“A million thumbs up!”
~A drunken Roger Ebert
Entertainment is always crafted with a certain audience in mind. Joss Whedon creates TV shows and films to cater to feminists and nerds. Michael Bay makes films for people who hate coherent plots but love boobs and bombs. Ever since 2002, M. Night Shyamalan has been making films intended for recent stroke victims.
“Is that my daughter on the television tube?”
However, there is a special subset of films that are occasionally released that the AFFotD staff loves the most. Obviously, these would be movies meant for true Americans. While these movies are often properly lauded, occasionally they slip through the cracks, and instead of sweeping the Oscars get mediocre reviews from critics, despite being badass enough to warrant a “probably won’t be that good” remake.
We’re of course talking about the film Red Dawn, which will be reviewed in today’s issue of…
AFFotD’s Night at the Movies
Red Dawn takes place in a terrifying alternate reality where it is physically possible to invade America. The 2002 film Signs addresses this myth by showing that any invading force becomes deathly allergic to water once they step on American soil, however this was left out of the plot of Red Dawn by placing the film in an alternate version of America, with several political changes as well (such as the exodus of European nations from NATO, a wheat crisis in the Ukraine, and a revolution in Mexico).
The film follows the successful Soviet invasion of America (we know, just bear with us). After the Soviets and Cubans show their evil Commie ways in such ways as killing teachers and making that one guy go all “AVENGE MEEEEEEE,” a group of High School students flee to the woods with weapons (because America) and start a resistance movement (because America).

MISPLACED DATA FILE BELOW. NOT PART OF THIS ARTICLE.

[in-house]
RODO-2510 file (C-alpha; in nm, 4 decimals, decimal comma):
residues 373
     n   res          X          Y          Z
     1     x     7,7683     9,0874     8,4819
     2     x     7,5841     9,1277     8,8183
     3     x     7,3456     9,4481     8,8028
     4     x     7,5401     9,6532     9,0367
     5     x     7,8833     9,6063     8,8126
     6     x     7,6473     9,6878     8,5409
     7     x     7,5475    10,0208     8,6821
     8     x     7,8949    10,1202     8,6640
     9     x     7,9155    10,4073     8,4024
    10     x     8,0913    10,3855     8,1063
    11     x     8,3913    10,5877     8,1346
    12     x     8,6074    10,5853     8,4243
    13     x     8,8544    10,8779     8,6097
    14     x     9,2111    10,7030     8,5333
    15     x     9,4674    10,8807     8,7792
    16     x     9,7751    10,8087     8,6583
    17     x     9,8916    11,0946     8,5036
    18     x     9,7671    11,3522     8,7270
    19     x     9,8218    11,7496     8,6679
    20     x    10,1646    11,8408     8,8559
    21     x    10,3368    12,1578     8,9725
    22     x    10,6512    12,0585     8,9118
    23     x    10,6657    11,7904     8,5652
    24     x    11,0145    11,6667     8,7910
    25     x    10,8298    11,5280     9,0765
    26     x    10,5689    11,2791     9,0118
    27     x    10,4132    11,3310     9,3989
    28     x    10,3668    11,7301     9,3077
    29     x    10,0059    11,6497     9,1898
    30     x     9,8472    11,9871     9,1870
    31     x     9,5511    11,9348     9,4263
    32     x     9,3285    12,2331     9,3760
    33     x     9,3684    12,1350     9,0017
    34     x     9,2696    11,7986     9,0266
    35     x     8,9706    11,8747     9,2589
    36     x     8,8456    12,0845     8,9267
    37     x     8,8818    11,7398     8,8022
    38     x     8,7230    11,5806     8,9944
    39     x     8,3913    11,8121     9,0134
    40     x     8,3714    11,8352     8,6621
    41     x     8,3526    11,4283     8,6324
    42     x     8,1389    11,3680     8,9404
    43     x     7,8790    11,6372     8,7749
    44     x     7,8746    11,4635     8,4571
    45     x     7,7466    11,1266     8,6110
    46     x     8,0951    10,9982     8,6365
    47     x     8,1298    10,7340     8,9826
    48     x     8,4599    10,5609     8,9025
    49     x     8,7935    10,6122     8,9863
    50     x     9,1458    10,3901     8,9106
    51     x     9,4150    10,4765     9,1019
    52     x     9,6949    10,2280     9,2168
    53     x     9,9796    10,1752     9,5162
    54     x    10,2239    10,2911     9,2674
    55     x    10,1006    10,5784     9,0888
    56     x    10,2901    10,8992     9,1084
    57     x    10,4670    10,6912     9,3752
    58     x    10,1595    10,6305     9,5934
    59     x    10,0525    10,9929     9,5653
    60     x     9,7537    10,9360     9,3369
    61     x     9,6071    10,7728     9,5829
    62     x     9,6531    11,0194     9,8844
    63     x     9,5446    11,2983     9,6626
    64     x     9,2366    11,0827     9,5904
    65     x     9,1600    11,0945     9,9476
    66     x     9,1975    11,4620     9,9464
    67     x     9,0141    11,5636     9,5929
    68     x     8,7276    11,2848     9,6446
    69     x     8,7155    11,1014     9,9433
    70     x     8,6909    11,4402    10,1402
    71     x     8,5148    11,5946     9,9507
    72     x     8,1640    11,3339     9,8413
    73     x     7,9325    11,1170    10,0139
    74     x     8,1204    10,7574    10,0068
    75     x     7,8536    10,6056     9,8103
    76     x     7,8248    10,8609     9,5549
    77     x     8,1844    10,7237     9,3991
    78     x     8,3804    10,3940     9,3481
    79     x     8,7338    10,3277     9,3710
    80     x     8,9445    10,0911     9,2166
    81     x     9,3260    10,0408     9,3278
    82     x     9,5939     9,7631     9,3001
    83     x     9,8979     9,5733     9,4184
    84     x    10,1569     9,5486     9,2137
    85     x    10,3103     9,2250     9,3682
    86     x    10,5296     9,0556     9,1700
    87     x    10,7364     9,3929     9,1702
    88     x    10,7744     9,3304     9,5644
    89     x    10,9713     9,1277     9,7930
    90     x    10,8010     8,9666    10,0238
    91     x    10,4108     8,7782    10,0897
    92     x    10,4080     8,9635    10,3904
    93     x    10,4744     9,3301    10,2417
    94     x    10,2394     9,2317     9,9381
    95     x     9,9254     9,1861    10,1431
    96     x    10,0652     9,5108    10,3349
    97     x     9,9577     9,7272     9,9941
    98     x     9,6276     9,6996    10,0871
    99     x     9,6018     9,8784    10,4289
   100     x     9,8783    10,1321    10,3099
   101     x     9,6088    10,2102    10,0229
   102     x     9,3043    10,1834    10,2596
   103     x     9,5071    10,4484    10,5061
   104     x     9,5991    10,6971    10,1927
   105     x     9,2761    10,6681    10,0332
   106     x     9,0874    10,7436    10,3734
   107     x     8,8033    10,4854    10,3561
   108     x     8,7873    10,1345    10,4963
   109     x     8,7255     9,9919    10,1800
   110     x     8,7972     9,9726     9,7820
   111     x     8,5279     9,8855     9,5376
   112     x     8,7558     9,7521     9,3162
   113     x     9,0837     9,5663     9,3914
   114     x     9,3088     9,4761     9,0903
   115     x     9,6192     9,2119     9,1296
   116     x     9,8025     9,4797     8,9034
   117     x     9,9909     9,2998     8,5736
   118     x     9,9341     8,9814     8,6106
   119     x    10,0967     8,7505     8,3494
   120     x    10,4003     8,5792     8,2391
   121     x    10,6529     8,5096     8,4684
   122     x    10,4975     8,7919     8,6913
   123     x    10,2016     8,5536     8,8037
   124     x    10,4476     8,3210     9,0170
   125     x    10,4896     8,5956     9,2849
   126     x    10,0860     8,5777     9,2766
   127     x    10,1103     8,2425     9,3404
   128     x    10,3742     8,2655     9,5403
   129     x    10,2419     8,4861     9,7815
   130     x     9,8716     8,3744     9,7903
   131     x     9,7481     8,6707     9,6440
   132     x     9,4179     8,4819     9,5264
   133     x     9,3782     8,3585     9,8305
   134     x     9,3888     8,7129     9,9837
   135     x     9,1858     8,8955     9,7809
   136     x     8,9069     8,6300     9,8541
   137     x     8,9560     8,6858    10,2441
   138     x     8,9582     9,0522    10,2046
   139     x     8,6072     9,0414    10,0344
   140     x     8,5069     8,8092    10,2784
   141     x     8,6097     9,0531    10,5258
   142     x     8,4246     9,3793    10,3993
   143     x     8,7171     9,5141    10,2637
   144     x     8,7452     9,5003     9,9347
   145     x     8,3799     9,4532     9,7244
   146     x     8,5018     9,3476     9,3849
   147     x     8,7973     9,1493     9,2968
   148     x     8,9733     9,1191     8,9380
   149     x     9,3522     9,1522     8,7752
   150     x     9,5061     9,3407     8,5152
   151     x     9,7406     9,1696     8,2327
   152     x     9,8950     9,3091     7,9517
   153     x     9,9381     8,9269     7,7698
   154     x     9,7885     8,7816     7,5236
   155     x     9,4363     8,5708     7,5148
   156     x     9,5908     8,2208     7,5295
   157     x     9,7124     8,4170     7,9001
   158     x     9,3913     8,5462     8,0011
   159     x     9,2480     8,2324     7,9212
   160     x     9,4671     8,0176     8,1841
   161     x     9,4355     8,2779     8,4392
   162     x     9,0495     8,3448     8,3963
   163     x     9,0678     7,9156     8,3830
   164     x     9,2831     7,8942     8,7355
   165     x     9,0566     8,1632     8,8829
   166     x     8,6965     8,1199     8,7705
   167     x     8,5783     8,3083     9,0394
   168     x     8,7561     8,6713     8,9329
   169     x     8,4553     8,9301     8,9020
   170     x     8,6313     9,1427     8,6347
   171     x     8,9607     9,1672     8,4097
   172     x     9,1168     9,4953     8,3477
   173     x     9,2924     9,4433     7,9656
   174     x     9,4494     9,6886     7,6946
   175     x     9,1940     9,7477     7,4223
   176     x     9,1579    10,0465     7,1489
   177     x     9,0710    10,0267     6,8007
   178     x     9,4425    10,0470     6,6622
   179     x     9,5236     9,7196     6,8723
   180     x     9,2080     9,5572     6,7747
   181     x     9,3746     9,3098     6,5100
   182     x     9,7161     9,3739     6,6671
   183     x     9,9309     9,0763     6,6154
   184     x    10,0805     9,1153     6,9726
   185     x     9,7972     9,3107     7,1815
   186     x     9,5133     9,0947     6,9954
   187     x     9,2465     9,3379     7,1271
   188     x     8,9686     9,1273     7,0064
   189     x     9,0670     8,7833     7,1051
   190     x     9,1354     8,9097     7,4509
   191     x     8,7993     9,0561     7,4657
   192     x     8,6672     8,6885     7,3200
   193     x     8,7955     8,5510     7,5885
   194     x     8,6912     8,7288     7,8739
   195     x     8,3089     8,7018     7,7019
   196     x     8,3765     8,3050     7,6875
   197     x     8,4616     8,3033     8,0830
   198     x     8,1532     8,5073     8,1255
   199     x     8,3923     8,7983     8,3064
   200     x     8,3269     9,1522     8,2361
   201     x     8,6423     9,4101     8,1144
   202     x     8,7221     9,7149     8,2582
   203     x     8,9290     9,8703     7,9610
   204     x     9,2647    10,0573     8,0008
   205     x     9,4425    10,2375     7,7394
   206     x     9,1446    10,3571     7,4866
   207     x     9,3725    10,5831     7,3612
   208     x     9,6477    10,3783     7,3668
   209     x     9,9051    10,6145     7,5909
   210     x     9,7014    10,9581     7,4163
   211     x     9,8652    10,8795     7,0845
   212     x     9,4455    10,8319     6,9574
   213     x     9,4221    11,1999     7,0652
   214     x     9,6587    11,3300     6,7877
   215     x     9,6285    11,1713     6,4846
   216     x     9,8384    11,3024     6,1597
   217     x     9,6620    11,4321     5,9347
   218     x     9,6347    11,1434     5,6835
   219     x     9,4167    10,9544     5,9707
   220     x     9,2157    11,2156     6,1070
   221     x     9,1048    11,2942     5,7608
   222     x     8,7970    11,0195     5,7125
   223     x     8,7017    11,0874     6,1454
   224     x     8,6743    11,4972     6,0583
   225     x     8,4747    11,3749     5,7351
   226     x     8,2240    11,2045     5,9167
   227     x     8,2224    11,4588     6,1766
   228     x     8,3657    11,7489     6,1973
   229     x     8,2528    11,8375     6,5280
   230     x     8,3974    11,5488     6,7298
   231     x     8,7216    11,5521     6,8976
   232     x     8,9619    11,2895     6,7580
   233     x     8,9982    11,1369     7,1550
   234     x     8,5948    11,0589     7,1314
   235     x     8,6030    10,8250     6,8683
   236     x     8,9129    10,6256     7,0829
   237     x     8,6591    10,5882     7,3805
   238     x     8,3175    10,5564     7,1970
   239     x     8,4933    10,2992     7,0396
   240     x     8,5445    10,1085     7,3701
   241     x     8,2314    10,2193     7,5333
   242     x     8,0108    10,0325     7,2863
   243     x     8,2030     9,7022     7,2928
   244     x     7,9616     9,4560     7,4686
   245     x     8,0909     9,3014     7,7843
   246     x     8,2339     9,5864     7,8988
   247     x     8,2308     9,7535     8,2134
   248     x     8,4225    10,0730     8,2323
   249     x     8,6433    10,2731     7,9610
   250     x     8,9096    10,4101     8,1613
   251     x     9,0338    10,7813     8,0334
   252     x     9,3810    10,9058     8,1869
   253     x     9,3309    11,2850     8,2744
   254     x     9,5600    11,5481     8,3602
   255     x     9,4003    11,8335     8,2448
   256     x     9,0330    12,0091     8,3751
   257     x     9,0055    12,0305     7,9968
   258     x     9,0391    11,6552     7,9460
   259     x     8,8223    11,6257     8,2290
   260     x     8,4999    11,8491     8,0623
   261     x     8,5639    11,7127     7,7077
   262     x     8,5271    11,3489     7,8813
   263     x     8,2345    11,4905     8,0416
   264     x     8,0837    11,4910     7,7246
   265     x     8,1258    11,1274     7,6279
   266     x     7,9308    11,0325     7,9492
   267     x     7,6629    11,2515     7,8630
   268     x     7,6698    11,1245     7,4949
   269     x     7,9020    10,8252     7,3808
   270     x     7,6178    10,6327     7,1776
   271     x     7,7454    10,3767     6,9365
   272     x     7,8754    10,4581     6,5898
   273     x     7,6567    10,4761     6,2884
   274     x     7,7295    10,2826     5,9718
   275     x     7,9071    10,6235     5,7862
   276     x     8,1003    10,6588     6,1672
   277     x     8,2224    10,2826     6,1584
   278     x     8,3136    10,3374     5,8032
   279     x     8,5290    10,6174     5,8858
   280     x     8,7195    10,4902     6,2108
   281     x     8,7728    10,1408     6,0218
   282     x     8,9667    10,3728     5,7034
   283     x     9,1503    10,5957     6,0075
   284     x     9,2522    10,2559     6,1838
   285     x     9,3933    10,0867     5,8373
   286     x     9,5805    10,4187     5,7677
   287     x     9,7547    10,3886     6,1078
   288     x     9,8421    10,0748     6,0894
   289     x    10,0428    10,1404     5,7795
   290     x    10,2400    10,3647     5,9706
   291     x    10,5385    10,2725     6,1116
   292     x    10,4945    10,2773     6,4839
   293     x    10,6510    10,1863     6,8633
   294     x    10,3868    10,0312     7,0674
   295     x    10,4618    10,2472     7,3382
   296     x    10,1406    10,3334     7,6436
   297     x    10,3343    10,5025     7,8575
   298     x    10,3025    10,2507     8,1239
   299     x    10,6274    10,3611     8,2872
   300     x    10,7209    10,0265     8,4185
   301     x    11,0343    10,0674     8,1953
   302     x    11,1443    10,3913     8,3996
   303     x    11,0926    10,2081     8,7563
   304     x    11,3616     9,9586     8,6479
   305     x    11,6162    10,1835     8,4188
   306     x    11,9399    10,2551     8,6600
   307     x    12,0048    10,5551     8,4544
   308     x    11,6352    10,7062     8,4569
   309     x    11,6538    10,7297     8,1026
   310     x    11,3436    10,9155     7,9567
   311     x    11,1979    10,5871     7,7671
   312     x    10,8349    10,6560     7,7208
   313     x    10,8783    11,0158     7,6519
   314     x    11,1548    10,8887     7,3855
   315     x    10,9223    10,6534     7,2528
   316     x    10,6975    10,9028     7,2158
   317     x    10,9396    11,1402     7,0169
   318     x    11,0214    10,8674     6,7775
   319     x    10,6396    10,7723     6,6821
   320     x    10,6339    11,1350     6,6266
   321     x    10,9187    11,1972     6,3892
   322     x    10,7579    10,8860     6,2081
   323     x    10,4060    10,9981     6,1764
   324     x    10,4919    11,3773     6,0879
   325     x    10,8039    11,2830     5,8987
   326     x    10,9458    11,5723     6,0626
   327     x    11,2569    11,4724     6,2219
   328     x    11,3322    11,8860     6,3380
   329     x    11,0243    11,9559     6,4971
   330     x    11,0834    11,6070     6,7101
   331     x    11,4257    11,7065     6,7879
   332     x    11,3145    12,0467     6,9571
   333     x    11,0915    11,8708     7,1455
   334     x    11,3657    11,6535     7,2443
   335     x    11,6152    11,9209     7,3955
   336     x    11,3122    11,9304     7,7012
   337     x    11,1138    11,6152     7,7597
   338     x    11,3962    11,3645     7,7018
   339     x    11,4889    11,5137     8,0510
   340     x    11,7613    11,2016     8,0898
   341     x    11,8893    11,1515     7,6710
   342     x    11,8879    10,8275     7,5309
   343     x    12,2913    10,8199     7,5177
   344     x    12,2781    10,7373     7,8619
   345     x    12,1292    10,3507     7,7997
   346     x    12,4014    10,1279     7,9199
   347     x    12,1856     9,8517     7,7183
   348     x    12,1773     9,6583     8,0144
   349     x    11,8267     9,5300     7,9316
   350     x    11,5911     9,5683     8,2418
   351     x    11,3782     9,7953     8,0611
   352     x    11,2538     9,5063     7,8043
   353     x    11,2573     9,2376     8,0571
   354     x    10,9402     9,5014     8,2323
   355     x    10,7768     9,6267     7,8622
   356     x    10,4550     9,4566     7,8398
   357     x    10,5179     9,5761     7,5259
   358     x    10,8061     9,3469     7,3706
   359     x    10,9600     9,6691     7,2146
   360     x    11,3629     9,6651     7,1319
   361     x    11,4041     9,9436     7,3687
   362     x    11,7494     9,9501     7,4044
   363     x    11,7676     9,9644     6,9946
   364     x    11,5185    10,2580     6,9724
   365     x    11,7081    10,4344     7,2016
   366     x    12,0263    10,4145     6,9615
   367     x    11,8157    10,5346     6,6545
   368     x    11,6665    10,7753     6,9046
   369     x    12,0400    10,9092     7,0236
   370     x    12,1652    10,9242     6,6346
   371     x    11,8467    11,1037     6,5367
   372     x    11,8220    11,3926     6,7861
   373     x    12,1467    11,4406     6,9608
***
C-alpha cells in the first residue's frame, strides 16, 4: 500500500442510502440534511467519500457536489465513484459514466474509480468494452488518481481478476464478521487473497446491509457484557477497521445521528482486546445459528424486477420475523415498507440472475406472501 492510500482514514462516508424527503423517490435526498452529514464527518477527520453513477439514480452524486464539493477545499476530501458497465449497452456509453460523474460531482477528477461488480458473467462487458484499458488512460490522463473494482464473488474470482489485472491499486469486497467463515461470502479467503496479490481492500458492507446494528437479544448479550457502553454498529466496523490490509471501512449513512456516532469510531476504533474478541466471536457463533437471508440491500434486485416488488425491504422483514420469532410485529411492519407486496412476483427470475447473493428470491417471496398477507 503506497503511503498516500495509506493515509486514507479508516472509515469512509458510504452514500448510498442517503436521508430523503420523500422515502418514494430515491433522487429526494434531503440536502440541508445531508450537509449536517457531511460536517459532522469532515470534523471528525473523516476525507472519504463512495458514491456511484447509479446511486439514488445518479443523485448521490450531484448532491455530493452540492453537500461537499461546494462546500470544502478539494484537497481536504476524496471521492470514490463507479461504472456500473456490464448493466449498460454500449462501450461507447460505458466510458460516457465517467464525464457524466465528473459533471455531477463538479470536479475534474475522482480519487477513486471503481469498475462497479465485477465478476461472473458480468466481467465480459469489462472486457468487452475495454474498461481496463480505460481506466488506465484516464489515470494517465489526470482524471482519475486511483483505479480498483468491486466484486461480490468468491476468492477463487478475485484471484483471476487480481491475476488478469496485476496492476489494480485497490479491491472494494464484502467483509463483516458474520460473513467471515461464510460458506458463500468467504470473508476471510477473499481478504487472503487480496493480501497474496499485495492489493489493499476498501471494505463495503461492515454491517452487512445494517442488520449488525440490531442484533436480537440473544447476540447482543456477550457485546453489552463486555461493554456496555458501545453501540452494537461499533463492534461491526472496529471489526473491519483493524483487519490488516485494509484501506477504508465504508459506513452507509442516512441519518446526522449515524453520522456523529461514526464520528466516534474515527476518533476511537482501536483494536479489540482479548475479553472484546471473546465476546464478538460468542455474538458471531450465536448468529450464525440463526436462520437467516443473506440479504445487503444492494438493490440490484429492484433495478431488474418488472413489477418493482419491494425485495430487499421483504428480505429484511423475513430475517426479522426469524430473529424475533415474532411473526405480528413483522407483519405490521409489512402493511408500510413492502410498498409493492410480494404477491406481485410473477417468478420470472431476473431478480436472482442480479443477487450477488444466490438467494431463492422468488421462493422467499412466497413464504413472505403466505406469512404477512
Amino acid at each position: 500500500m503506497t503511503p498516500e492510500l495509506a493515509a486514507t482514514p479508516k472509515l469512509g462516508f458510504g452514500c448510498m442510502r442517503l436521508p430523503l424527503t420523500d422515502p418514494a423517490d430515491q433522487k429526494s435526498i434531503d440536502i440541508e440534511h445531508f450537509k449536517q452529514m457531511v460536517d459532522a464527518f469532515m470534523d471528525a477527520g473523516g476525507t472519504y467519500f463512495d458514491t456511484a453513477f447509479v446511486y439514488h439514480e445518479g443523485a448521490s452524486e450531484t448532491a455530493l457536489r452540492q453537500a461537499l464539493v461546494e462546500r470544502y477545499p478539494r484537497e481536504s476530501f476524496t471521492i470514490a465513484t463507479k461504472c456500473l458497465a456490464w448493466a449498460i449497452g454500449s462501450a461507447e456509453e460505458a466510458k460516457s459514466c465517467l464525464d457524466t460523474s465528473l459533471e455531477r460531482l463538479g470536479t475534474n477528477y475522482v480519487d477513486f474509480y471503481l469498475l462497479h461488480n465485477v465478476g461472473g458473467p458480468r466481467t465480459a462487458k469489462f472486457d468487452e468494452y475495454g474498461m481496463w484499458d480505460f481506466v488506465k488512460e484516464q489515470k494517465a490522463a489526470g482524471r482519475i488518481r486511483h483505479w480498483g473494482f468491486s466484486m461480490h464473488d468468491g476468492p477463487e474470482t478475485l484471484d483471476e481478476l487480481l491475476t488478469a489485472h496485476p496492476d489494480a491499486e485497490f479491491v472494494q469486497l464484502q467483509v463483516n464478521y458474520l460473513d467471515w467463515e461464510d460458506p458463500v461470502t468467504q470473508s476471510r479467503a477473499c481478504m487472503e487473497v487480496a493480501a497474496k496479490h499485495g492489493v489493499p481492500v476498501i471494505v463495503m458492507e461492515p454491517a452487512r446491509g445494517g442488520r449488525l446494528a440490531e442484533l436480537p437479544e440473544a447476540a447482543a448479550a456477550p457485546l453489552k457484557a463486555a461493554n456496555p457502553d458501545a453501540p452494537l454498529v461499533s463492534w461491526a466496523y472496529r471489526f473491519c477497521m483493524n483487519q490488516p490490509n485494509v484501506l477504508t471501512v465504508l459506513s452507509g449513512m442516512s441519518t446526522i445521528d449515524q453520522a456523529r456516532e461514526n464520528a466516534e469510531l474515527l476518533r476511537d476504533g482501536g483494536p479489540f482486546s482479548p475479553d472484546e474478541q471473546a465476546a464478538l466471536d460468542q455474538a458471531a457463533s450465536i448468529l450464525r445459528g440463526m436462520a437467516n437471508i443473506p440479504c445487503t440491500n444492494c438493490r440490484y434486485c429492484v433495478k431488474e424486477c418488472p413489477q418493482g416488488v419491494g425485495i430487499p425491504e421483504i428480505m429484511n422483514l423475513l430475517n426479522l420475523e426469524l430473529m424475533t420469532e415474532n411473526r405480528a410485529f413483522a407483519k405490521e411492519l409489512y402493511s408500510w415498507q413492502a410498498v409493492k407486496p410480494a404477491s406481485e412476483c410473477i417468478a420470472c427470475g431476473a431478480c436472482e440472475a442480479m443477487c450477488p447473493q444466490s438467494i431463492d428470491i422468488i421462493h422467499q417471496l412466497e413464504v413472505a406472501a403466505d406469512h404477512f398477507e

The movie expands on some very important, American themes, and despite its lukewarm critical reception, we are here to set the record straight. This movie is fucking awesome. It was the first ever movie to be rated PG-13 in American history, which is mainly because at the time it was called the most violent film of all time. To those of you who say that violence is not something inherently American, and that it should be condemned instead of celebrated, we at AFFotD have only this to offer. Stop hitting yourself. Stop hitting yourself!
Red Dawn featured Patrick Swayze, who actually stayed awesome until his death, Charlie Sheen before he became the first reported case of a man becoming a host to parasitic cocaine, and even Caroline in the City and Jennifer Grey before that nose job torpedoed her career. The film also features Powers Boothe, a man whose name is so gloriously manly and American that it feels like a waste for him to have a profession that requires him pretending he has a different name.
To be honest, there’s no way to really give Red Dawn the credit it is due (at least, without killing a bunch of communists out in the woods). That’s why the government did it for us by naming the hunt for Saddam Hussein “Operation Red Dawn.” Seriously. While we wait in nervous anticipation for the remake (Where the Russian enemy was replaced with China…until producers realized that Chinese people pay to watch movies, so they changed it to North Korea in the totally-not-at-all-racist mindset of “close enough”) we can at least take solace in knowing that nothing can change the original Red Dawn from what it is and what it always will be. An American relic.